As the gun-control campaign was spreading nationally, public school teachers in West Virginia provided a dramatic example of how organized activism can prevail. After a nine-day walkout, they won a 5 percent pay raise even though they lacked collective bargaining rights and had no legal right to strike.
Racial tensions also have fueled activism, including the Black Lives Matter campaign protesting the deaths of black men at the hands of police, and the take-a-knee protests by some National Football League players.
Randi Weingarten, president of the American Federation of Teachers, sees a common denominator in the overlapping movements.
‘‘People see that when they come together, they have power that they don’t have when they’re alone,’’ she said. ‘‘In these movements being created now, there’s a sense that with collective action, you can make possible what would have seemed impossible.’’
Another common denominator: The use of social media to publicize and organize a movement with a speed and scope beyond the wildest dreams of activists in the 1960s.
That's funny in light of the Cambridge Analytica scandal.
It took only a few days for global use of the #MeToo hashtag to pass the 1 million mark. Parkland student Emma Gonzalez quickly amassed more than 1.2 million Twitter followers after the shooting. And the West Virginia teachers plotted their walkout strategy over a private Facebook page that grew from an initial 100 members to more than 24,000.
Related: US company manufactures social media followers
And THAT is how you create a following and push an agenda!
The new embrace of activism has spread into pop culture as well. When Frances McDormand accepted her Best Actress award at the Oscars, she urged all the women to stand in unison in support of equal pay.
All the more reason to oppose it.
The protests have echoes of what happened the last time a new president was elected. In 2010, conservatives staged boisterous rallies around the country in response to President Obama’s health care law. The Tea Party movement helped Republicans complete a takeover of Congress in the midterm elections that year.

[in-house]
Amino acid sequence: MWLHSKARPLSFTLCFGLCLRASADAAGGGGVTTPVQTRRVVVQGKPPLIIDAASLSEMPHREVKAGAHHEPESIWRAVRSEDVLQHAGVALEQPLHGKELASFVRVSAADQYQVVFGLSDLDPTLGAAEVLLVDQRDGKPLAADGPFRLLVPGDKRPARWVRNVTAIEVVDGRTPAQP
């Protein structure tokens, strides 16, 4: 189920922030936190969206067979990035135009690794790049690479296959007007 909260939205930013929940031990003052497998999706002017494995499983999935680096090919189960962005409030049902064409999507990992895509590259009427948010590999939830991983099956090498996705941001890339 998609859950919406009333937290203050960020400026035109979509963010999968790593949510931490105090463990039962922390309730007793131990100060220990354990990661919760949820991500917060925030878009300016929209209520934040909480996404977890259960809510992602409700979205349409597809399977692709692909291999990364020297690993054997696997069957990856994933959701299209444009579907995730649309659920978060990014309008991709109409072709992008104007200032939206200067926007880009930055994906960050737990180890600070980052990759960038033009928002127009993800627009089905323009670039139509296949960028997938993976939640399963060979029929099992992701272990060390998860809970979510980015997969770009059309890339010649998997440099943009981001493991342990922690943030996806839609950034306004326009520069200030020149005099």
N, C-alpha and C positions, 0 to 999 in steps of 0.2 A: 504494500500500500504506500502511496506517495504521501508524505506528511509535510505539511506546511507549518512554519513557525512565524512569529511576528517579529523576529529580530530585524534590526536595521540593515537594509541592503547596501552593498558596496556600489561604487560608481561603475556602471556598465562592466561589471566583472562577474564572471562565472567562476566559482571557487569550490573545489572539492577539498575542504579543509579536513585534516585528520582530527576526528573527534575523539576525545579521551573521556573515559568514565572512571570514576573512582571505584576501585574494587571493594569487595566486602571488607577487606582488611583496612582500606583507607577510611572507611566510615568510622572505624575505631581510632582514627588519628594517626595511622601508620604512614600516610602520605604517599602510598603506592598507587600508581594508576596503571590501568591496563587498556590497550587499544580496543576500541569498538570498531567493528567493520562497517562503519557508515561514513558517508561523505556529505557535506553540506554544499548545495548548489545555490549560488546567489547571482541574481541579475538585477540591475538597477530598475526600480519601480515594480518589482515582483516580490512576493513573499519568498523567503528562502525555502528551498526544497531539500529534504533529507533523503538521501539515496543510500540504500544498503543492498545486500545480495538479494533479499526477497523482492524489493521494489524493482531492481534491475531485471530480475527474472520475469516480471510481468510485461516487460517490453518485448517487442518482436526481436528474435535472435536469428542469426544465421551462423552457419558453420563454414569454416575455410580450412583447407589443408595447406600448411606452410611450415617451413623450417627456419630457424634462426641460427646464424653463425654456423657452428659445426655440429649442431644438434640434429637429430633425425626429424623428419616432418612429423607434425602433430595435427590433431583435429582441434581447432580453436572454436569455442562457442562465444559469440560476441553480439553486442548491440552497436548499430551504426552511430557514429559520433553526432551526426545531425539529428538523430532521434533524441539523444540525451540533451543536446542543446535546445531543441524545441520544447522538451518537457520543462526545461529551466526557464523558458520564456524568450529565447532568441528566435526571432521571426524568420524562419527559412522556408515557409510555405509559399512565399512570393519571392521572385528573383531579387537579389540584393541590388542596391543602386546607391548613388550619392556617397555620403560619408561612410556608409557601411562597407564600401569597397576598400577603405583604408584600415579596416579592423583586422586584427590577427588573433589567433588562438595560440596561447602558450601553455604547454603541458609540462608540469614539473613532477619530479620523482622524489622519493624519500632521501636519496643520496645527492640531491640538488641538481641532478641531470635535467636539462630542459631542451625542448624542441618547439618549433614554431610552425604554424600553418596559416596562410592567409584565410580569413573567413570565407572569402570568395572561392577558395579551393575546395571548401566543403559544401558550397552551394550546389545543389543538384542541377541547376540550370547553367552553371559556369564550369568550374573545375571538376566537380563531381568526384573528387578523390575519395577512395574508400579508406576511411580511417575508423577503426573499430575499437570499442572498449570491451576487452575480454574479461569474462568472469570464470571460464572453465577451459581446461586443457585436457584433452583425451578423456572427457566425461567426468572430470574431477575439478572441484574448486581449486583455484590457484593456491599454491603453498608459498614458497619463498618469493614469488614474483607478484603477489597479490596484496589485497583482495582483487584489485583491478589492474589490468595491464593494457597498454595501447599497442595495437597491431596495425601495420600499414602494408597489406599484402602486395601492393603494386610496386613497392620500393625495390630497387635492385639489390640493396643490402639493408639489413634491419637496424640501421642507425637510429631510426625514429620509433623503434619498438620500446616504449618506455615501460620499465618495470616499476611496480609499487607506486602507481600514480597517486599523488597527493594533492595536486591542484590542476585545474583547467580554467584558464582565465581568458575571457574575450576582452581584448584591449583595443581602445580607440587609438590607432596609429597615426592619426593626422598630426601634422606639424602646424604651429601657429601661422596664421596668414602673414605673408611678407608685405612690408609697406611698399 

Now we are going to get the reverse, and given Trump's increased troops to Afghanistan, a near mirror copy of the Obama presidency.
Among those getting deeply engaged are a record number of women seeking high-level political office. Nearly 500 women — roughly three-quarters of them Democrats — plan to run for Congress this year, according to the Center for American Women and Politics at Rutgers University. That’s up from 334 women who filed to run for the House or Senate in 2012, the previous record high. Women currently hold 106 of the 535 seats in Congress.
And if they are all visited by the AIPAC rep?
The national gun-control movement seems certain to remain energized for the foreseeable future by the infusion of student-led activism, even if Congress and many state legislatures balk at meeting the activists’ demands.....
Yeah, ‘‘people are getting off the sidelines.’’
Hundreds of thousands around the world make emotional plea for action
Did you see what happened in Spain?
"Emergency officials in the wealthy region said that 35 people were injured in clashes with police sent to control the angry crowd in central Barcelona....."
"French officer slain in terrorist attack honored as hero" by Elian Peltier New York Times March 24, 2018
PARIS — France on Saturday mourned a police officer who was shot and died of his injuries after he swapped places with a woman being held hostage in a supermarket by a gunman claiming allegiance to the Islamic State.
The interior minister, Gérard Collomb, announced the death of Lieutenant Colonel Arnaud Beltrame, 44, overnight, and President Emmanuel Macron praised Beltrame, who was married and had no children, as a fallen hero.
“France will never forget his heroism, his bravery, his sacrifice,” Collomb said on Twitter.